S.F. youth center may close 

Mission facility that provides education for at-risk kids besieged by funding shortfall

Rosa Negrete says her life will get much harder if the Mission Education Projects Inc. closes its doors because it cannot close a funding gap.

The mother of two teenagers has been taking her children for free after-school tutoring at the popular center in the Mission for the last four years. But the center, which has been providing education for about 100 at-risk children and their parents for the last 33 years, is on the verge of closing its doors because of a budget shortfall.

"I don’t want it to be closed and that’s my biggest concern," Negrete said. "It’s hard and one thing is I have to find a good program for [my children] so they could feel the same as here."

The center, in the heart of the Mission at 3049 24th St., has been providing free education for mostly at-risk youths, but also to many of their parents who do not speak English.

The center has been slowly losing funding and this year lost a $12,500 grant from the Mayor’s Office of Community Development because of a reorganization in how the department distributes its funding, according to Executive Director Jene Rita Alviar. The Mayor’s Office of Community Development said all grant money for youth services was transferred to the Department of Children, Youth and Their Families earlier this year. The center has provided free services, including adult cooking lessons, on a $79,000 budget that has been dependent primarily on grants.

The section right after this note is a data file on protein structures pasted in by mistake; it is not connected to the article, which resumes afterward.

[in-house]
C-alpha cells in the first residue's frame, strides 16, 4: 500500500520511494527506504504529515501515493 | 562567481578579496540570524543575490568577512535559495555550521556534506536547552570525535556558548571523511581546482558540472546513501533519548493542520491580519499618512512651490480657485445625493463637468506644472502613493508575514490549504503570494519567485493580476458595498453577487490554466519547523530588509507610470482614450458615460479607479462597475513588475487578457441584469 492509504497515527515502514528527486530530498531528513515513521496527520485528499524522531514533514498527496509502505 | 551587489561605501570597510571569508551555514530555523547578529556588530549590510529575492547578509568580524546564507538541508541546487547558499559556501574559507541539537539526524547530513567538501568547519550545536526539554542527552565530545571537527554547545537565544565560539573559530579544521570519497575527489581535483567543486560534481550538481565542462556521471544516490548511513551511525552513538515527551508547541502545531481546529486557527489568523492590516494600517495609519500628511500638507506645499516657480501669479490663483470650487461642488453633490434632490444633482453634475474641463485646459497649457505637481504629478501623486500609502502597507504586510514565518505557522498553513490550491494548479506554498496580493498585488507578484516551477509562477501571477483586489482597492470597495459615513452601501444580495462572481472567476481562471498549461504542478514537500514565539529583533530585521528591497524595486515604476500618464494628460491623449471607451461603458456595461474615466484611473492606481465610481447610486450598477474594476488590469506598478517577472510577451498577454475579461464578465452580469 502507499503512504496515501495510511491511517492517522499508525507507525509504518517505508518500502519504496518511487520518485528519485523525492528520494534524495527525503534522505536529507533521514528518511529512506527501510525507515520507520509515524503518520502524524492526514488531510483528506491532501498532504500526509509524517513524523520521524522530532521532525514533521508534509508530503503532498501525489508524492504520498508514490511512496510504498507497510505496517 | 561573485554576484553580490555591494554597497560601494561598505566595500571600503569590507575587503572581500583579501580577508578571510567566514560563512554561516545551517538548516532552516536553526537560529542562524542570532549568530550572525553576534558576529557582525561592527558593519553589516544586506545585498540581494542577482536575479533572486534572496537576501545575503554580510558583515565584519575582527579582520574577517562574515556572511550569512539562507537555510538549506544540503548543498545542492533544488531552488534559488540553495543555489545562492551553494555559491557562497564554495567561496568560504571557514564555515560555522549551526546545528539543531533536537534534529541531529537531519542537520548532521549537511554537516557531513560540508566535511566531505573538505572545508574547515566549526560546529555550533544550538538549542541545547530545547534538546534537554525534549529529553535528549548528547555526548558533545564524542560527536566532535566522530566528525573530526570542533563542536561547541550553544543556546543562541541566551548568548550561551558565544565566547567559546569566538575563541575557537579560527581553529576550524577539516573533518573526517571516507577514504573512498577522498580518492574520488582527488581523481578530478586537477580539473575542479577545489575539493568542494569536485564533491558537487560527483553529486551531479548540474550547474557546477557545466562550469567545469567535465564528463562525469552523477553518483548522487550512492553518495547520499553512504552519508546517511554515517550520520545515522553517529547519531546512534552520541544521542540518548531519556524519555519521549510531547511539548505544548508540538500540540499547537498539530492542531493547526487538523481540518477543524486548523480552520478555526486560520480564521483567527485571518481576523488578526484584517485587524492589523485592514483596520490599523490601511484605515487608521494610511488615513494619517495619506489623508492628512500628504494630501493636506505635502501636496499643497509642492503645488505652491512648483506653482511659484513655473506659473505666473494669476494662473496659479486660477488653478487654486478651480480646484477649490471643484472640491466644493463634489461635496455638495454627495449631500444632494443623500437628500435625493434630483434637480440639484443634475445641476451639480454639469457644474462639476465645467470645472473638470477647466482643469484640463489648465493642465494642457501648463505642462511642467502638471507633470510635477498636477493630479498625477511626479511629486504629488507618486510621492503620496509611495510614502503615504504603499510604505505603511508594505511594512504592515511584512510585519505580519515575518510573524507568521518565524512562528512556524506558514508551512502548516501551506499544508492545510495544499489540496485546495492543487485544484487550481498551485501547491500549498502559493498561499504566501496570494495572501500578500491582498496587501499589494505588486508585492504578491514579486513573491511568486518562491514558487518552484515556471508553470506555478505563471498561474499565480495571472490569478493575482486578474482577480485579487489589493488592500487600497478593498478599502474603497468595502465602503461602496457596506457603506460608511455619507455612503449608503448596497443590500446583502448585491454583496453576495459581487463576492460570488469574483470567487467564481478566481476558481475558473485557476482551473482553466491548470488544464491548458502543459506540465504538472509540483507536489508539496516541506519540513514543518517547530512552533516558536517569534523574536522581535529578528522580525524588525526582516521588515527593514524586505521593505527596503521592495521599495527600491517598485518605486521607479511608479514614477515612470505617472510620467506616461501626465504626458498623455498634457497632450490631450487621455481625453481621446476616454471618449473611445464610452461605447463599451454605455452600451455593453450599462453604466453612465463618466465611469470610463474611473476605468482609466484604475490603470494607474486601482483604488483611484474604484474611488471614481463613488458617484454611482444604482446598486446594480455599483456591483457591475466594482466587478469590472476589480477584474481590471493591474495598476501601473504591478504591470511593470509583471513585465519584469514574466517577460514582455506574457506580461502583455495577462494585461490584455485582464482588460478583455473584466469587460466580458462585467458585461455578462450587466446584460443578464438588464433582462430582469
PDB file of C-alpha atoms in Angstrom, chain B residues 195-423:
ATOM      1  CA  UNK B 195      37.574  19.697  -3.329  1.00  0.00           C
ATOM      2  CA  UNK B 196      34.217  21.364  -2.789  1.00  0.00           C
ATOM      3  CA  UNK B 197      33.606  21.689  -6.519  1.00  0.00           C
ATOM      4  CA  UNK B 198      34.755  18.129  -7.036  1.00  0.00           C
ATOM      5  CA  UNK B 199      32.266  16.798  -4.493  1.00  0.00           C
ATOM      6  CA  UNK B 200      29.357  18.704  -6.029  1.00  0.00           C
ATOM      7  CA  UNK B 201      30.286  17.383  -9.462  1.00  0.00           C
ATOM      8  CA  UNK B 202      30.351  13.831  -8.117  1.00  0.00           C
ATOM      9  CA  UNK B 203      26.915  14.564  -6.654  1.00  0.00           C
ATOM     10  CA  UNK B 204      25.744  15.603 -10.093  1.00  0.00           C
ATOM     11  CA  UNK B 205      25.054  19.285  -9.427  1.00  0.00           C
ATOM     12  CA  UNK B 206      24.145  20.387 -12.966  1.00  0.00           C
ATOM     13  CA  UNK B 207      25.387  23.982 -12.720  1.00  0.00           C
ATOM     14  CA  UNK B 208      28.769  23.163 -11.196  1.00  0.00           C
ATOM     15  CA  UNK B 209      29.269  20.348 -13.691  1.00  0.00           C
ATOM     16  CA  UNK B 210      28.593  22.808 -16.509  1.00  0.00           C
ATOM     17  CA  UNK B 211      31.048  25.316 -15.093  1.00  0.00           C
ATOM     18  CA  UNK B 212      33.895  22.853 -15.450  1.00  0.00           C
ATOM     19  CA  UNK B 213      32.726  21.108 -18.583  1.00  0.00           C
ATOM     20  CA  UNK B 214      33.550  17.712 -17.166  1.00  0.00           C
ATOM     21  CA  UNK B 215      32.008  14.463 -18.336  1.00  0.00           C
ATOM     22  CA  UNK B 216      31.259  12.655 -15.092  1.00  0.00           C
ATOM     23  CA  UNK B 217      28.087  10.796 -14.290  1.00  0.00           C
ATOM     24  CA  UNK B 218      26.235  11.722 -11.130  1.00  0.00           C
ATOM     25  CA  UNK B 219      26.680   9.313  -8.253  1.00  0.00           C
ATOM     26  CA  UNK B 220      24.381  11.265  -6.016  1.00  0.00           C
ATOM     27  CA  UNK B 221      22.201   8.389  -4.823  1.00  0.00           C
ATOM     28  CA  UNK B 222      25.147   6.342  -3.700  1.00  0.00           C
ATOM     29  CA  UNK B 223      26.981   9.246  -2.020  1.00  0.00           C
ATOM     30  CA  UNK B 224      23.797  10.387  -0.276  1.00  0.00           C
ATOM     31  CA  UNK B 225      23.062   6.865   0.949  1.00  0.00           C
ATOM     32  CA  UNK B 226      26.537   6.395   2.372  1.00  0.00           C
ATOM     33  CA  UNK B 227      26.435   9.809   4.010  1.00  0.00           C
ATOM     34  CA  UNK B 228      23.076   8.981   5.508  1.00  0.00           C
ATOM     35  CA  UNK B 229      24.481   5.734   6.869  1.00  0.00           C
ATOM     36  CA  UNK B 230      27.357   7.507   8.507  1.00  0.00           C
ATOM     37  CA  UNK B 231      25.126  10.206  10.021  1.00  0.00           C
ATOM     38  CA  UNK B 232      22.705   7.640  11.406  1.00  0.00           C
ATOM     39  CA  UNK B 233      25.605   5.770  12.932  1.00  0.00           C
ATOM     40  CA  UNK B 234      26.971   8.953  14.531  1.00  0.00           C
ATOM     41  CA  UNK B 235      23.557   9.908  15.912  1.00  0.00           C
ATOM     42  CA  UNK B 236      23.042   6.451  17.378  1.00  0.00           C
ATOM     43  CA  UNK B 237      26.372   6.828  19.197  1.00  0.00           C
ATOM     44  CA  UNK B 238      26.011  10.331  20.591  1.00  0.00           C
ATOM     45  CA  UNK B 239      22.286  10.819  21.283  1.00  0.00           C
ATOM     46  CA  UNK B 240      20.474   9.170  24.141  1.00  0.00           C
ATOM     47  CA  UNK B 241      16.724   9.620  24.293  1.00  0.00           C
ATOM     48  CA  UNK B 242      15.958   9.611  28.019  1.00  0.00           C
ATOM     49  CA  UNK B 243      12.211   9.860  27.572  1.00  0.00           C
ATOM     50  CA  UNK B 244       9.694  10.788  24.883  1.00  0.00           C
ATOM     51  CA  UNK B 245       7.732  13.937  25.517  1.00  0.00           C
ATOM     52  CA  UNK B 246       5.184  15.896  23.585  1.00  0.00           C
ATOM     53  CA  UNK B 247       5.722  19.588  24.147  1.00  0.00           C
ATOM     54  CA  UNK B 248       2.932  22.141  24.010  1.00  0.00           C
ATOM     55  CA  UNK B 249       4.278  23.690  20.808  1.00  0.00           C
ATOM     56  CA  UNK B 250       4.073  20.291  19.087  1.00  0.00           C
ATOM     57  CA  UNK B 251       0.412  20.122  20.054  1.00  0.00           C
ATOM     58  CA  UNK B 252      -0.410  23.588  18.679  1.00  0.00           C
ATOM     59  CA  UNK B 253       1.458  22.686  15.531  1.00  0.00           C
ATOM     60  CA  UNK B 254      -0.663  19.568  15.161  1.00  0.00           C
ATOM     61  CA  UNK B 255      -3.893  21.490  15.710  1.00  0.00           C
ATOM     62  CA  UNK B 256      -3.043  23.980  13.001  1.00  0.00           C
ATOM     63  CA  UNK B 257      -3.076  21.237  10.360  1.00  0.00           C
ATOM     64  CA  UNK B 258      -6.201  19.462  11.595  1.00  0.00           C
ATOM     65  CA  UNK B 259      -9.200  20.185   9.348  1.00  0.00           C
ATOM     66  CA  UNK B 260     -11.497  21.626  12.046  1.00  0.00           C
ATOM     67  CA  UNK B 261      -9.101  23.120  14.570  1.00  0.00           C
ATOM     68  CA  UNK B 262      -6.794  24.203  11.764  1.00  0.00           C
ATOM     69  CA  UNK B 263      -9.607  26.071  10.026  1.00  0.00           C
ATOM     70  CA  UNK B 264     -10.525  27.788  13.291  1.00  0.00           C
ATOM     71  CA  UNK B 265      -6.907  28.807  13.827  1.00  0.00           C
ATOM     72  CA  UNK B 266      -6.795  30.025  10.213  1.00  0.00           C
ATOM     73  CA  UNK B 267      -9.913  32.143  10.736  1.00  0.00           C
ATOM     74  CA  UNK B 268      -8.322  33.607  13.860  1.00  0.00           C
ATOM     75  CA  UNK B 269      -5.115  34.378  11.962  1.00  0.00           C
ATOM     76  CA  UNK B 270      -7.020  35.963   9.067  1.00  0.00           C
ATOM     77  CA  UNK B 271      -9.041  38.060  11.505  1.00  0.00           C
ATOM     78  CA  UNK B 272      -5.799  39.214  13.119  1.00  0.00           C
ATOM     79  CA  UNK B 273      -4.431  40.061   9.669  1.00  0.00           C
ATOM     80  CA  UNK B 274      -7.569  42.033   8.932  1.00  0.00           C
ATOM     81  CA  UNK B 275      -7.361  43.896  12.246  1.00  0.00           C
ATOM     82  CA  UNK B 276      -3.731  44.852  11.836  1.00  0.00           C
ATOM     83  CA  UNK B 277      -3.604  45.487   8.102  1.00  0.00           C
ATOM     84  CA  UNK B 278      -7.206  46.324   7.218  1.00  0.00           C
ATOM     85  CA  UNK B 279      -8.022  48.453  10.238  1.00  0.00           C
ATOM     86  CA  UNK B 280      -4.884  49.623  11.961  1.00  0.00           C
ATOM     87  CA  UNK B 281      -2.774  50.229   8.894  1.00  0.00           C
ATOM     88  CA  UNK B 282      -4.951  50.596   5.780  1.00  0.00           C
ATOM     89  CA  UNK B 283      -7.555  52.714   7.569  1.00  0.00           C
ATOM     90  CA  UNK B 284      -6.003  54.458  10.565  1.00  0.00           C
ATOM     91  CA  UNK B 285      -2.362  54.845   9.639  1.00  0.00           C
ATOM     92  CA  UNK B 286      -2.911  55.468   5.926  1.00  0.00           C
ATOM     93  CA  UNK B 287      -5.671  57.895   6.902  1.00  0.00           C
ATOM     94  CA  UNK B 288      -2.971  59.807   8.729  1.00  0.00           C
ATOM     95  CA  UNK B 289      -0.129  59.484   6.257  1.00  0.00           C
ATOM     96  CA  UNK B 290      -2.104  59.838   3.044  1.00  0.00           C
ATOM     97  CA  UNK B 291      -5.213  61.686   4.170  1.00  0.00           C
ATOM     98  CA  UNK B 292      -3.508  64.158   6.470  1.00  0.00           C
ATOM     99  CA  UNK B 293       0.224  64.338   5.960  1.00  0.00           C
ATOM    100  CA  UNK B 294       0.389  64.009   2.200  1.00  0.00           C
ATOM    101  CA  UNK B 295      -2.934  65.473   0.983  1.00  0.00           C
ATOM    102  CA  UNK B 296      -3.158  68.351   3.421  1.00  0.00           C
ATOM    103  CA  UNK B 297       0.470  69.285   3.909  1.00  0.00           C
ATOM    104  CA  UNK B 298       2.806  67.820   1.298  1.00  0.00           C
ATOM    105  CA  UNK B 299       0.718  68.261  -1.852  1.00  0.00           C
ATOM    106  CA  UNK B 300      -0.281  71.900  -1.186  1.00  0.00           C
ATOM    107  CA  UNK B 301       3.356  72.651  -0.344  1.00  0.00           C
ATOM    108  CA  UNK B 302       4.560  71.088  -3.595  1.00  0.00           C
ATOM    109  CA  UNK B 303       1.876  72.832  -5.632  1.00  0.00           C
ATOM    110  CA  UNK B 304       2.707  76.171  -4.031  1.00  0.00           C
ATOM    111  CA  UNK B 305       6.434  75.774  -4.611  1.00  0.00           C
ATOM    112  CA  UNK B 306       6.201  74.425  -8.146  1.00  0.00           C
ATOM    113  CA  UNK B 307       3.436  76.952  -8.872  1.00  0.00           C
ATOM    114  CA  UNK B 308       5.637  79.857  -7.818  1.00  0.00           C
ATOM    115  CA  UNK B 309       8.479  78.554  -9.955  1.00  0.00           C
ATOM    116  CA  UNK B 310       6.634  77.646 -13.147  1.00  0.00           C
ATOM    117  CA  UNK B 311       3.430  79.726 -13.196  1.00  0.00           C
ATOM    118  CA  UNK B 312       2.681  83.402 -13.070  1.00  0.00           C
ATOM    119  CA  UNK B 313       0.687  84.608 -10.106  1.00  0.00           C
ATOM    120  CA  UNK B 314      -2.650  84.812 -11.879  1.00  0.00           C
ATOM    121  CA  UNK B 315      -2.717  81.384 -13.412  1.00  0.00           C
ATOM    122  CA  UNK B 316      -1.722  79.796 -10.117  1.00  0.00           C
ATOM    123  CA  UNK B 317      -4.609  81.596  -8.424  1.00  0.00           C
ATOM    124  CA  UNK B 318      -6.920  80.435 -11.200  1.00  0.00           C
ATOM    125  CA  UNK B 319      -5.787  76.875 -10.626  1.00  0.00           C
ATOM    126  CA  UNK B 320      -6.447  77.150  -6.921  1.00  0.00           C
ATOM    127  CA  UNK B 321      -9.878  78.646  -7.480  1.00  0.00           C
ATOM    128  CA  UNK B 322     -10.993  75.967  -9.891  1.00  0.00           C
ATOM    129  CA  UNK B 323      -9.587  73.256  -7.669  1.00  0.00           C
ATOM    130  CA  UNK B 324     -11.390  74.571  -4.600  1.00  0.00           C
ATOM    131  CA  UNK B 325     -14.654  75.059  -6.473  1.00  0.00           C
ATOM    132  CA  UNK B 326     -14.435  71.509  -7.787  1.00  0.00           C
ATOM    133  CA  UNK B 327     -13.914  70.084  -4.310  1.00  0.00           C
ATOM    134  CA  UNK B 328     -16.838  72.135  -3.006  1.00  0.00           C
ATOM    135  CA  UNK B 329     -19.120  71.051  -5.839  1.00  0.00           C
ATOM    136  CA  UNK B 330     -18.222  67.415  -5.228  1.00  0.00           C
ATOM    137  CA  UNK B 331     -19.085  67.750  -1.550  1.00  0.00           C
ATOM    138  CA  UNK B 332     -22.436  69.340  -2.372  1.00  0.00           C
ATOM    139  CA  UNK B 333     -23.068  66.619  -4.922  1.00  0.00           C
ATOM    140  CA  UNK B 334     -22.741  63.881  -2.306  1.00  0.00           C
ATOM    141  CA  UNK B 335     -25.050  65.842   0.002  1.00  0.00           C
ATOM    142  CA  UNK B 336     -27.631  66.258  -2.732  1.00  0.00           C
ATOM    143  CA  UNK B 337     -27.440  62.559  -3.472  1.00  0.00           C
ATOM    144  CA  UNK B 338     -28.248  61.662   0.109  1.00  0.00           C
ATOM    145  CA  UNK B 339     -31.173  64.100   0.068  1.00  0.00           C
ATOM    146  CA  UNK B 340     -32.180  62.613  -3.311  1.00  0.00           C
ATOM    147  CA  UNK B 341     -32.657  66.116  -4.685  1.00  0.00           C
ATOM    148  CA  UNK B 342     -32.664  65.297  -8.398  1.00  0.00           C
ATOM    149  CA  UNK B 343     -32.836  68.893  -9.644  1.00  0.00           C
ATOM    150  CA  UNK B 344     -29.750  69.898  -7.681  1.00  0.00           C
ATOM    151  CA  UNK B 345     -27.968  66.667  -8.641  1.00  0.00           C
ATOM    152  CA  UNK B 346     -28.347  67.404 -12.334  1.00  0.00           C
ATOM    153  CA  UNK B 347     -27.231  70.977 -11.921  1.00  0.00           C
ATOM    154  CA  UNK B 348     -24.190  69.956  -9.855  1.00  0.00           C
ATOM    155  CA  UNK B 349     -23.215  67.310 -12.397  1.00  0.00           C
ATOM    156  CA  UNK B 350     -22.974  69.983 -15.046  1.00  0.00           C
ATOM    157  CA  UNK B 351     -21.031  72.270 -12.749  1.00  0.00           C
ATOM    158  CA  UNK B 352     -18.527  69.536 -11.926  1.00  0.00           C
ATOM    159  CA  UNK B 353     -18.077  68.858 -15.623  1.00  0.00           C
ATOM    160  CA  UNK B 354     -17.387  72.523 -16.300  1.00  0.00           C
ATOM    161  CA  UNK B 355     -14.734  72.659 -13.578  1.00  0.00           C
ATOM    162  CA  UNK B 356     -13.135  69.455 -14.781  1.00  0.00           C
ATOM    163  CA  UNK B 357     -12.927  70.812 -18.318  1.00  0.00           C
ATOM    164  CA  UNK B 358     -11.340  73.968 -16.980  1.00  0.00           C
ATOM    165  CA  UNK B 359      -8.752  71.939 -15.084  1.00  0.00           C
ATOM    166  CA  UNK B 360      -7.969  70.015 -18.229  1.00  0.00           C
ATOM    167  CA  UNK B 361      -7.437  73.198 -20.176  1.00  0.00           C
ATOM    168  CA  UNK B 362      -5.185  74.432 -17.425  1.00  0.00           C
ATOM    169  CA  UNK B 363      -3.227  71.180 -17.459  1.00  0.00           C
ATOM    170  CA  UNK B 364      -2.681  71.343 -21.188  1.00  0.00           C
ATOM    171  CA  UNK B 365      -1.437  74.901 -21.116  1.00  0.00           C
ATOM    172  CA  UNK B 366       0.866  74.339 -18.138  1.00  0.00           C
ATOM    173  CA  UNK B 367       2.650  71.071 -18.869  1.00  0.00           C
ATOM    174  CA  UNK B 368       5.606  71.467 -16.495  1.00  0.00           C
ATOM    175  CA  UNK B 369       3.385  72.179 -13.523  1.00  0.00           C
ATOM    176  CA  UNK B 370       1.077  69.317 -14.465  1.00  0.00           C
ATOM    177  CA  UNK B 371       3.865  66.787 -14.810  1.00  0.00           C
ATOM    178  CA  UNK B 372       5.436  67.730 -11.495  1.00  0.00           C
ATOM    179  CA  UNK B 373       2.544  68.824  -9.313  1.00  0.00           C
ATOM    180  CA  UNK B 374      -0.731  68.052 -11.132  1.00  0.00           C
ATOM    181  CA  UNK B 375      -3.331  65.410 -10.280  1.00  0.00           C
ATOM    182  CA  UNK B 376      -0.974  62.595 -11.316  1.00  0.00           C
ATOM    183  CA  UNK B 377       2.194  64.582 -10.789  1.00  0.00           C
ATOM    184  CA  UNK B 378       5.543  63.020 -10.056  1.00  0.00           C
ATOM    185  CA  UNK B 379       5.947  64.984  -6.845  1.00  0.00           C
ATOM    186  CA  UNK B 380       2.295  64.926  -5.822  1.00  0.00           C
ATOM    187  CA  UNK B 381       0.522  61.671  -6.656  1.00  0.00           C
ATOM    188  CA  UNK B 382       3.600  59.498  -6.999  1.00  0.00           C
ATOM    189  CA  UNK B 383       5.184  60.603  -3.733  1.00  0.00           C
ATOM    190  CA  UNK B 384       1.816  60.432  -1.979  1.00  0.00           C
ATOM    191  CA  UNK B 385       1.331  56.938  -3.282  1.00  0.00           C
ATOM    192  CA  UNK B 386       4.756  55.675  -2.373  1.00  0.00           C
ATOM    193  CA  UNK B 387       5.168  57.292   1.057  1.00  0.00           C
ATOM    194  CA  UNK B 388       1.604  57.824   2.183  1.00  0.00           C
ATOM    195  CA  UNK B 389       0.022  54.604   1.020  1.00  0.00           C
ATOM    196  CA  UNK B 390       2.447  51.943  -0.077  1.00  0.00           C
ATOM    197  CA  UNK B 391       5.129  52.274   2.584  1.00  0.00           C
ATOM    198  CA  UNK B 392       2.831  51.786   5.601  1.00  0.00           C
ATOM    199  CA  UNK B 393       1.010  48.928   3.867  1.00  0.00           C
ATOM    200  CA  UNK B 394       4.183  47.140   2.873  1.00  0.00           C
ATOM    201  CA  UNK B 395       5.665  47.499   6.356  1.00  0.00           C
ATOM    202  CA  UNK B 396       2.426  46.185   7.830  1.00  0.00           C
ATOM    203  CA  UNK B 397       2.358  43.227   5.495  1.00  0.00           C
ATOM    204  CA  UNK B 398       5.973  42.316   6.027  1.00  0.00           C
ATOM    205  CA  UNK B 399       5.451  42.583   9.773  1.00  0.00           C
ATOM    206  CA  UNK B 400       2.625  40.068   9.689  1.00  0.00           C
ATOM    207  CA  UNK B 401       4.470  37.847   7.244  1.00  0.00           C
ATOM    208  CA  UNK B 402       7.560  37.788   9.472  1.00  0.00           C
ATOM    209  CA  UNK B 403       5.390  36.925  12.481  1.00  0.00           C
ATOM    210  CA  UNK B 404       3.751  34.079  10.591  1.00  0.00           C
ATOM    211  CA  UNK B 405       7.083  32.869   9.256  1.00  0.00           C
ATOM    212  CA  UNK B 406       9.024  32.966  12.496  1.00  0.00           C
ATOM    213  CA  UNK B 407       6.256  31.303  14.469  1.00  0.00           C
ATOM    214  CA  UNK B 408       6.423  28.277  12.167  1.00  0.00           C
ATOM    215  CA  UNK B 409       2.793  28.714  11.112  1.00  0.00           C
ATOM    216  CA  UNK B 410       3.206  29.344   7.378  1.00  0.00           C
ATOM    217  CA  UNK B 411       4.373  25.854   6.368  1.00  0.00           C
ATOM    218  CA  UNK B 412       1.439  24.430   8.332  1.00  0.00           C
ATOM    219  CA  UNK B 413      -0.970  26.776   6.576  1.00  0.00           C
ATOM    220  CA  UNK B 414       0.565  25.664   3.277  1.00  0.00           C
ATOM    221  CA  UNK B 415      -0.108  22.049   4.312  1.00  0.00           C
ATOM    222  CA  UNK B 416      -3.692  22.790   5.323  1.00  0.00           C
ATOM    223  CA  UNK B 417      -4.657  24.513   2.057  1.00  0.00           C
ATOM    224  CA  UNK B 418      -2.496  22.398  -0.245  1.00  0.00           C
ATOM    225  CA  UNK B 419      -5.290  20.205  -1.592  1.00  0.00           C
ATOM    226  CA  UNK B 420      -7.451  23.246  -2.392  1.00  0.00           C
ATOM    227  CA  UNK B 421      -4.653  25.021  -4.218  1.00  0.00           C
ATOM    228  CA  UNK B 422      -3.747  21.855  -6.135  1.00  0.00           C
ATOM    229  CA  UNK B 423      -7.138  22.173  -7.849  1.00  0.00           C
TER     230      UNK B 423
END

Alviar said many staff members are only clocking half their hours in an attempt to close the shortfall and keep the doors open.

"I looked at my own family and I feel that all these kids if they have support they can come up and blossom," she said. "All they need is to have someone work with them and not watch the clock."

Alviar said there is no hard date for when the center needs the money to stay open because they already are behind on rent payments and their PG&E bill.

When word of the community center’s financial woes leaked out to residents and neighbors they responded by trying to fill the gap themselves. Parents began donating money, and the owner of Medjool restaurant in the Mission offered to host a fundraiser for the center this week and match any donations collected.


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Friday, Oct 21, 2016


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